The dilemma of student fees 

There has been considerable debate around the refund/reduction of student fees owing to the continuous disruptions of government regulations in terms of COVID travel limitations and there have been multiple petitions and organisations such as Students United Against Fees being set up to push for fee compensation. Foreign undergraduates pay considerably more – approximately three times the fees for a home/British student –  going up to £38,000 for some medical degrees. Our discussions revealed that RHUL students felt that the quality of online education and the lack of access to campus facilities did not justify the fees and that they should be refunded at least partially. A South Korean maths student pointed out lecturers were “incompetent” with remote working software and had “bad setups” (such as unclear microphones and background noise) which contributed to distractions, “Moodle was not organised” and expressed a desire for more interactive sessions. However, a South Korean Accounting and Finance student recognises that “the school probably had to purchase lots of assets such as computers, tablets, and software to meet the demand of online learning” and doesn’t feel a refund of fees is necessary. This view was shared by other Management students, who acknowledged the challenges of implementing remote learning strategies and were appreciative of some of the courses that effectively transitioned to online learning. Some students valued the availability of pre-recorded material in particular. 

How time zones affected study 

The majority of international students come from Asia who are typically 5 to 9 hours ahead of the UK. However, the international students had to follow timetables based on working hours in the UK. Consequently, our study participants suggested that the time differences adversely affected their studies. This was particularly challenging for overseas students that had group work. A South Korean Mathematics student said the “time difference of 9 hours affected his sleeping pattern and daily schedule” and that university hours for him were from 6 pm to 12 am, making it challenging to stay focused. A Singaporean Computer Science student echoed these concerns, but was appreciative of an initiative of the university – “the 23-hour examination”, which gives students a day to submit an essay to cater for such situations. Additionally, international students who came from countries extremely hard hit by the pandemic, such as India, felt that universities did not fully consider the hardships they have had to go through during assignment submissions. A Management student from India opened up about how members of her family were in hospital struggling to have access to beds and oxygen, while grappling with her impending deadlines. However, she felt that the application process for extensions did not sufficiently take into consideration the current situation, and this showed a lack of empathy. Our recommendation here would be to reconsider the policies dealing with unforeseen contingencies for international students and offer faster, more supportive responses during critical times.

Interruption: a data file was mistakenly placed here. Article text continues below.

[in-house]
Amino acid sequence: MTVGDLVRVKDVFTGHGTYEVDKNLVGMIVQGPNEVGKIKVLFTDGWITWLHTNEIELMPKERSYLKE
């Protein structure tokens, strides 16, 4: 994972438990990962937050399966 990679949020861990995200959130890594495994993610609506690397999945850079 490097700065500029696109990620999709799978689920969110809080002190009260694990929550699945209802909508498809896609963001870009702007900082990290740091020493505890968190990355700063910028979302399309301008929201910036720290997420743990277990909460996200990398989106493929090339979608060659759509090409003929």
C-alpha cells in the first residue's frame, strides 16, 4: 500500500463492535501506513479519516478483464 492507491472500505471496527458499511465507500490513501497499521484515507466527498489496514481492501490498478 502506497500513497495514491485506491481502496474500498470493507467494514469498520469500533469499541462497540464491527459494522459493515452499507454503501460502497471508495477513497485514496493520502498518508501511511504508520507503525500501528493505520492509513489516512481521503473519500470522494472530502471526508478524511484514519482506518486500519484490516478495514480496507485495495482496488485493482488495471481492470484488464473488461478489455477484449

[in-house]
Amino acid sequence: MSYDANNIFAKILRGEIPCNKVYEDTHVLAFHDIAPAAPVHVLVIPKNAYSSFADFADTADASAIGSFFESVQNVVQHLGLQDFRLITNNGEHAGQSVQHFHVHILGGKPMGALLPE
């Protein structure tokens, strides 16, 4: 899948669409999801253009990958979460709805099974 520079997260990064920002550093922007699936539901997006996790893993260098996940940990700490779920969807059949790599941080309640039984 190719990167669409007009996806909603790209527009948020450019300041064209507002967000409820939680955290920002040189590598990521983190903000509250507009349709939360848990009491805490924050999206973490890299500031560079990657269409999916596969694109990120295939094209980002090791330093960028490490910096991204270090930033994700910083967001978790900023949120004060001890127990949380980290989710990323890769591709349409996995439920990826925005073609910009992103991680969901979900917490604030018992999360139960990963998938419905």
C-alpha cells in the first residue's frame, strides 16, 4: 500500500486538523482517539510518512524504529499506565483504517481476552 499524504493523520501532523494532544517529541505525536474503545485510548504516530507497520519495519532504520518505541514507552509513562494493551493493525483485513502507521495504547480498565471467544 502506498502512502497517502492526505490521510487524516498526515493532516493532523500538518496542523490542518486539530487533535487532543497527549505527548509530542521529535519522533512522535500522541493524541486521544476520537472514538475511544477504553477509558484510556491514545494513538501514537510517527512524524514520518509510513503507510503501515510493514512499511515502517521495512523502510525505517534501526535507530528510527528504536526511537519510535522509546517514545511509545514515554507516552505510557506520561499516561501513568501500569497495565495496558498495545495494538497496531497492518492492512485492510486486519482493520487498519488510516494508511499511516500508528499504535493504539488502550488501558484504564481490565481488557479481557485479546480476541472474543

The aim of this article was to highlight the challenges faced by the international students owing to the Covid pandemic. The views expressed are indicative of the extent to which international students have suffered due to the pandemic itself as well as the way it was handled. Despite these challenges, we appreciate the effort made by the university in doing the best they could to achieve a smooth transition to online learning without compromising on the quality of education/experience. Students did express that there were positive aspects to the learning during the pandemic – pre-recorded content and freedom that comes with home learning gave students flexibility to learn at their own pace. Some application-heavy subjects, such as computer science, were boiled down to pure content-based learning as a result of the pandemic, which many found very helpful. Students also found that lecturers were more accessible through email or Teams than before, as everyone is online and at their laptop during work hours and they really appreciate the speed and efficiency with which remote learning software has been implemented. There have been some important learning experiences during this process which made us realise that we students are ‘stronger than we seem, braver than we believe and smarter than we think’.  In a short span of time we have almost become experts at working remotely and communicating effectively online – something that may prove to be invaluable as the world of work may change to a hybrid of a home-office environment. Above all it has taught us resilience and brought to life the meaning of these words, “Never stop fighting until you arrive at your destined place – that is, the unique you. Have an aim in life, continuously acquire knowledge, work hard, and have perseverance to realise the great life.” 

We congratulate those who have graduated this year. For those of us who are still working towards their degrees, especially the students in countries hardest hit by the pandemic, let us remember that:  

‘Tough times don’t last but tough (RHUL students) people do!’